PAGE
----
Backups aren't fixed in scope, and you have some control over which data iOS will include. Since cloud storage is limited for free users, it can be helpful to check the size of your iPhone’s backup and when the last backup was made. The same section shows everything inside the backup. Expanding the list will allow you to selectively back up data from apps you’re not that keen on backing up. It may be you're using hundreds of megabytes on eBooks which you already have stored elsewhere, for example.

If you enable iCloud Photo Library, not all of your device's photos will be included in iCloud and iTunes backups to avoid duplication and extra use of storage space. Instead, there's a need to back up iCloud Photo Library separately.

About the author

Aidan founded Reincubate in 2008 after building the world's first iPhone data recovery tool, iPhone Backup Extractor. He’s led Reincubate to win the UK’s highest business honour twice, has spoken at Google on entrepreneurship, and is a graduate of the Entrepreneurs’ Organisation’s Leadership Academy.

His work has been cited in over 20 academic papers on forensics and mobile data, including "iPhone 3GS Forensics: Logical Analysis Using Apple iTunes Backup Utility" (Bader, M & Baggli, I, 2010), "iOS Forensic Investigative Methods" (Zdziarski, J, 2013), "Overcoming Forensic Implications with Enhancing Security in iOS" (Gangula, MR, 2019), and "Direct Message Extraction for Automatic Emotional Inference and Drug Detection" (Fong, G, 2019).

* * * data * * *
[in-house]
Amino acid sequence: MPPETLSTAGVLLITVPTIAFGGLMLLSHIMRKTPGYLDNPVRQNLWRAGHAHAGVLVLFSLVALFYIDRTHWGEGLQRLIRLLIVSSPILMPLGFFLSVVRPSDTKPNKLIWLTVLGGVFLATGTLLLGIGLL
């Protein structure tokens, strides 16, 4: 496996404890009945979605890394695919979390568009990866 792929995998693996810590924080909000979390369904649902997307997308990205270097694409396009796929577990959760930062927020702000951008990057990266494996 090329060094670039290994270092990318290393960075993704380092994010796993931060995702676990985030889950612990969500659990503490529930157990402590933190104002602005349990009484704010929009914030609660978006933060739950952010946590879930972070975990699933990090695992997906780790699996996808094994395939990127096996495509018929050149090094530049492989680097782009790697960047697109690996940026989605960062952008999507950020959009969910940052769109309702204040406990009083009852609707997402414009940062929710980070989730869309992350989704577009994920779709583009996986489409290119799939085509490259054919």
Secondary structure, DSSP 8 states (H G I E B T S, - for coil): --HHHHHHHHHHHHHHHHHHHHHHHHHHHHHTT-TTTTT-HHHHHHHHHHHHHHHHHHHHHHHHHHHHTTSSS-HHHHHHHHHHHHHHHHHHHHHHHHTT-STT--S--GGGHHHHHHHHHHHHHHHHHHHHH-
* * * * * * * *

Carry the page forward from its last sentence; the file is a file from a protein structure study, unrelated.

Earlier in his career, he served as CTO at Wiggle through to its $230m breakout exit. Aidan is an occasional investor, and published "So, you want to work in tech?" in 2016.

Reincubate's CEO at Buckingham Palace

Pictured left are members of Reincubate’s team meeting HM Queen Elizabeth Ⅱ at Buckingham Palace, after being awarded the UK’s highest business award for our work with Apple technology.